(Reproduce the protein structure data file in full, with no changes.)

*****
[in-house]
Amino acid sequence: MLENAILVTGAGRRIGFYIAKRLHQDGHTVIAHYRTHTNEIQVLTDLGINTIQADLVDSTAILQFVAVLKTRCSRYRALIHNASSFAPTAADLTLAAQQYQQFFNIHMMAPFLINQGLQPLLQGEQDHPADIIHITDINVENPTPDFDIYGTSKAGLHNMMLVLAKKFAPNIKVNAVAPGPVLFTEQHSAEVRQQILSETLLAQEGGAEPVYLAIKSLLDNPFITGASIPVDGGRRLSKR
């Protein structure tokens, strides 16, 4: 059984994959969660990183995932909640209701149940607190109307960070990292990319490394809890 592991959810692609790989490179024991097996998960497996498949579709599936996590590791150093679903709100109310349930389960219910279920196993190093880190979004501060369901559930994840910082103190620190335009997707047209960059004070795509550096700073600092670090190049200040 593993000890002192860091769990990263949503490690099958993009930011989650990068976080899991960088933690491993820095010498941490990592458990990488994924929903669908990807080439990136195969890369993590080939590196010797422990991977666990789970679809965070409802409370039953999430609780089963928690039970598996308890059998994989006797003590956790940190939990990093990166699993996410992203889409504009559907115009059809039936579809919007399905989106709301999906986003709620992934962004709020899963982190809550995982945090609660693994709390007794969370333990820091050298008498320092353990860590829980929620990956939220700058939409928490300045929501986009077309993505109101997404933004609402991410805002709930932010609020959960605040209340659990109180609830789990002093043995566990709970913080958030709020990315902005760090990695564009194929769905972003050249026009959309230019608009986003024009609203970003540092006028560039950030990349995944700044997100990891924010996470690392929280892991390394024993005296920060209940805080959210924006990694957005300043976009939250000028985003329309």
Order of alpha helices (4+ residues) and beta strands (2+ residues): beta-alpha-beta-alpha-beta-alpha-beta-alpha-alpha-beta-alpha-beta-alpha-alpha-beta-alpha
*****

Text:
[in-house]
Amino acid sequence: MLENAILVTGAGRRIGFYIAKRLHQDGHTVIAHYRTHTNEIQVLTDLGINTIQADLVDSTAILQFVAVLKTRCSRYRALIHNASSFAPTAADLTLAAQQYQQFFNIHMMAPFLINQGLQPLLQGEQDHPADIIHITDINVENPTPDFDIYGTSKAGLHNMMLVLAKKFAPNIKVNAVAPGPVLFTEQHSAEVRQQILSETLLAQEGGAEPVYLAIKSLLDNPFITGASIPVDGGRRLSKR
């Protein structure tokens, strides 16, 4: 059984994959969660990183995932909640209701149940607190109307960070990292990319490394809890 592991959810692609790989490179024991097996998960497996498949579709599936996590590791150093679903709100109310349930389960219910279920196993190093880190979004501060369901559930994840910082103190620190335009997707047209960059004070795509550096700073600092670090190049200040 593993000890002192860091769990990263949503490690099958993009930011989650990068976080899991960088933690491993820095010498941490990592458990990488994924929903669908990807080439990136195969890369993590080939590196010797422990991977666990789970679809965070409802409370039953999430609780089963928690039970598996308890059998994989006797003590956790940190939990990093990166699993996410992203889409504009559907115009059809039936579809919007399905989106709301999906986003709620992934962004709020899963982190809550995982945090609660693994709390007794969370333990820091050298008498320092353990860590829980929620990956939220700058939409928490300045929501986009077309993505109101997404933004609402991410805002709930932010609020959960605040209340659990109180609830789990002093043995566990709970913080958030709020990315902005760090990695564009194929769905972003050249026009959309230019608009986003024009609203970003540092006028560039950030990349995944700044997100990891924010996470690392929280892991390394024993005296920060209940805080959210924006990694957005300043976009939250000028985003329309």
Order of alpha helices (4+ residues) and beta strands (2+ residues): beta-alpha-beta-alpha-beta-alpha-beta-alpha-alpha-beta-alpha-beta-alpha-alpha-beta-alpha